PRUNUS: a spatially explicit demographic model to study plant invasions in stochastic, heterogeneous environments
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- Sebert-Cuvillier, E., Simonet, M., Simon-Goyheneche, V. et al. Biol Invasions (2010) 12: 1183. doi:10.1007/s10530-009-9539-8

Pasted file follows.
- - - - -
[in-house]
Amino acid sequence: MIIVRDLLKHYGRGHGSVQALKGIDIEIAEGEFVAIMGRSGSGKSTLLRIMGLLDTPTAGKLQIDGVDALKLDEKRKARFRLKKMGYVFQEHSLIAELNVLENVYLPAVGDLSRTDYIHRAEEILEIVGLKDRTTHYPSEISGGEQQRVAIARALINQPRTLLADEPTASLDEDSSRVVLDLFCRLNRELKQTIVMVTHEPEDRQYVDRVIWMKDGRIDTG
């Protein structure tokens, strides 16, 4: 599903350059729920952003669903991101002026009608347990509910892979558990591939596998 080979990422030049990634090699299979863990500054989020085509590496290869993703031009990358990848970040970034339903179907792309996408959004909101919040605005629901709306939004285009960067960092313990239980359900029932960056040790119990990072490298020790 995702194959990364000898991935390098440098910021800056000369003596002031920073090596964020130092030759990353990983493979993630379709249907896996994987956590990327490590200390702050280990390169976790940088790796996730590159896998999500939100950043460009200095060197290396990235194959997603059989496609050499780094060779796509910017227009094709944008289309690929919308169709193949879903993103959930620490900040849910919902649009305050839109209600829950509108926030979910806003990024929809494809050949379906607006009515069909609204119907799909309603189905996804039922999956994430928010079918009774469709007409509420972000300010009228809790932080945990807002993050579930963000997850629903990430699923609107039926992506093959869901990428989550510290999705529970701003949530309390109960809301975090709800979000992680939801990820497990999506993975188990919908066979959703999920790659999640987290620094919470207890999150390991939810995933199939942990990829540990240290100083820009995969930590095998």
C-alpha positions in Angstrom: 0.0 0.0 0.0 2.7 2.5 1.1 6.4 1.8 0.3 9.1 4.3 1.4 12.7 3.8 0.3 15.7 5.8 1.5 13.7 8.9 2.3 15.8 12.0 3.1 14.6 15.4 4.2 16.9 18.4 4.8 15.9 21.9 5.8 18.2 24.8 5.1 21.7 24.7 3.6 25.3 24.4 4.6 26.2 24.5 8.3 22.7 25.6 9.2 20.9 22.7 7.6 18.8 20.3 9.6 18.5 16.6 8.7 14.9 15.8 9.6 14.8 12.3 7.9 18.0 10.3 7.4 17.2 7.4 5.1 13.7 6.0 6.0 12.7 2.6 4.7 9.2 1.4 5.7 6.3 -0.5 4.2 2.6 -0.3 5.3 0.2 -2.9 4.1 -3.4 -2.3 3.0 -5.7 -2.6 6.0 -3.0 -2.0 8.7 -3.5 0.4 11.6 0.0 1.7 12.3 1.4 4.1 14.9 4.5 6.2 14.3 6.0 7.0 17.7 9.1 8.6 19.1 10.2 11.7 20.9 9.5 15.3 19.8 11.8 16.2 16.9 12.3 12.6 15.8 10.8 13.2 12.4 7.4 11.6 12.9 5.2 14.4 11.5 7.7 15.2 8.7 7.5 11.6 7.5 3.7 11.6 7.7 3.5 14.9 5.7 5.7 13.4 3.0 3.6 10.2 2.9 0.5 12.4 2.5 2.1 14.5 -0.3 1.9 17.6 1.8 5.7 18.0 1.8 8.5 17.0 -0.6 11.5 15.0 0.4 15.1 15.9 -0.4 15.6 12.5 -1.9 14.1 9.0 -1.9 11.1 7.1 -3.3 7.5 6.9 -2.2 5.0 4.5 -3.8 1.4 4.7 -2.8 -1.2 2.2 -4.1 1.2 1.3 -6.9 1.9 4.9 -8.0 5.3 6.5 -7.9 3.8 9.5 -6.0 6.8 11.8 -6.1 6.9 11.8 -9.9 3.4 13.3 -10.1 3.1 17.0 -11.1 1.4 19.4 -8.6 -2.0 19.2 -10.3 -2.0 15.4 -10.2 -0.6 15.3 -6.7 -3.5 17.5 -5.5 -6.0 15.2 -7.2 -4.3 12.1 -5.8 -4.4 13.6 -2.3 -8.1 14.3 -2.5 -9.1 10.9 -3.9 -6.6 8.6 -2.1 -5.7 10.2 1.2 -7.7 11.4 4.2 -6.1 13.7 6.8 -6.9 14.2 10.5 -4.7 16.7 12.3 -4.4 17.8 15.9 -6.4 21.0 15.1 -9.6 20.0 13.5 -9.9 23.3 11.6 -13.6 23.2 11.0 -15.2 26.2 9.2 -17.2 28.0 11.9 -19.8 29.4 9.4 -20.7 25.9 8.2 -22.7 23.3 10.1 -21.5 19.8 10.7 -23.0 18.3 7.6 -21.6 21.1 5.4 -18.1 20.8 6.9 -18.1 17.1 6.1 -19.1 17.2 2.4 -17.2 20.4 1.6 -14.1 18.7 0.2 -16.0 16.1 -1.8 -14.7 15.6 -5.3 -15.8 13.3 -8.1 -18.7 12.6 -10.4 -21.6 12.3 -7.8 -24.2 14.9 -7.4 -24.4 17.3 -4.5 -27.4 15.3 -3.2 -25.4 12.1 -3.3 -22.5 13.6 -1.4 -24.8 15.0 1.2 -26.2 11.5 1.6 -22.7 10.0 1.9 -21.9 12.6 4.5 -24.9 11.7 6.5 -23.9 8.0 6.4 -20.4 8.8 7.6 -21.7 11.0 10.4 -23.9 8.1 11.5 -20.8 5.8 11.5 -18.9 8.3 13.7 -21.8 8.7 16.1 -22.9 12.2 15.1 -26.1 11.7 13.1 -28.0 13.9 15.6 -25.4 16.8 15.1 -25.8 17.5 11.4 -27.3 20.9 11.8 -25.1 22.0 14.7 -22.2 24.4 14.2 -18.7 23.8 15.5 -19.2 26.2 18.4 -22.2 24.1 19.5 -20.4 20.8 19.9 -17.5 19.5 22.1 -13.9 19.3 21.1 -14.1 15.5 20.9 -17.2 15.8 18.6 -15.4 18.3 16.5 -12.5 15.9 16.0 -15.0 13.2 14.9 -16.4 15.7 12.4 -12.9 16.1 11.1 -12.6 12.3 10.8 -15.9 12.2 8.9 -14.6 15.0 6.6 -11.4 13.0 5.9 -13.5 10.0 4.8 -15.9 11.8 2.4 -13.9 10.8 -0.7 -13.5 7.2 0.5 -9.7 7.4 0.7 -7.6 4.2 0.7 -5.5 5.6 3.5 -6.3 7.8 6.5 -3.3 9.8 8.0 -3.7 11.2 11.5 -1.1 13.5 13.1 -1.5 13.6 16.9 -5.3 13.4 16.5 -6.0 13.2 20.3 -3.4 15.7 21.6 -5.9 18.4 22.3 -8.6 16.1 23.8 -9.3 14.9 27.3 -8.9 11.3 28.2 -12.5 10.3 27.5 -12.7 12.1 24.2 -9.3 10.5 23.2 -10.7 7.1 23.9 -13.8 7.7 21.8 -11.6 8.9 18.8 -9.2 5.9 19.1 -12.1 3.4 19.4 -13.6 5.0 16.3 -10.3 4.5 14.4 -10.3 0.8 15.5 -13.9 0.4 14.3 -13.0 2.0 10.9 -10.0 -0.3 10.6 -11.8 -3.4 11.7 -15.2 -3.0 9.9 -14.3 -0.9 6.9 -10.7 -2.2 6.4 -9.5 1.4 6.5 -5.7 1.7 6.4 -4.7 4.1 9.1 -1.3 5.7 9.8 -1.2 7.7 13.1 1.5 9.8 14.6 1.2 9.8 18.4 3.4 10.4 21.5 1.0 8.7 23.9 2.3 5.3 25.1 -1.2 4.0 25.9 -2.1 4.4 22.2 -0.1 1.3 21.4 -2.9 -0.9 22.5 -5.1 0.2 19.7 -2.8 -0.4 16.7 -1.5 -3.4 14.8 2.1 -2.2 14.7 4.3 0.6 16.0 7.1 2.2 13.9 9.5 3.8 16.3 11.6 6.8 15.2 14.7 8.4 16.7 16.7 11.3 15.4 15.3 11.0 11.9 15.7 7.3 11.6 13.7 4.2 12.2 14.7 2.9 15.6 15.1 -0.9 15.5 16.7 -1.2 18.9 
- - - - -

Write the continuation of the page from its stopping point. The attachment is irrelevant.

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To model the invasion of Prunus serotina invasion within a real forest landscape we built a spatially explicit, non-linear Markov chain which incorporated a stage-structured population matrix and dispersal functions. Sensitivity analyses were subsequently conducted to identify key processes controlling the spatial spread of the invader, testing the hypothesis that the landscape invasion patterns are driven in the most part by disturbance patterns, local demographical processes controlling propagule pressure, habitat suitability, and long-distance dispersal. When offspring emigration was considered as a density-dependent phenomenon, local demographic factors generated invasion patterns at larger spatial scales through three factors: adult longevity; adult fecundity; and the intensity of self-thinning during stand development. Three other factors acted at the landscape scale: habitat quality, which determined the proportion of the landscape mosaic which was potentially invasible; disturbances, which determined when suitable habitats became temporarily invasible; and the existence of long distance dispersal events, which determined how far from the existing source populations new founder populations could be created. As a flexible “all-in-one” model, PRUNUS offers perspectives for generalization to other plant invasions, and the study of interactions between key processes at multiple spatial scales.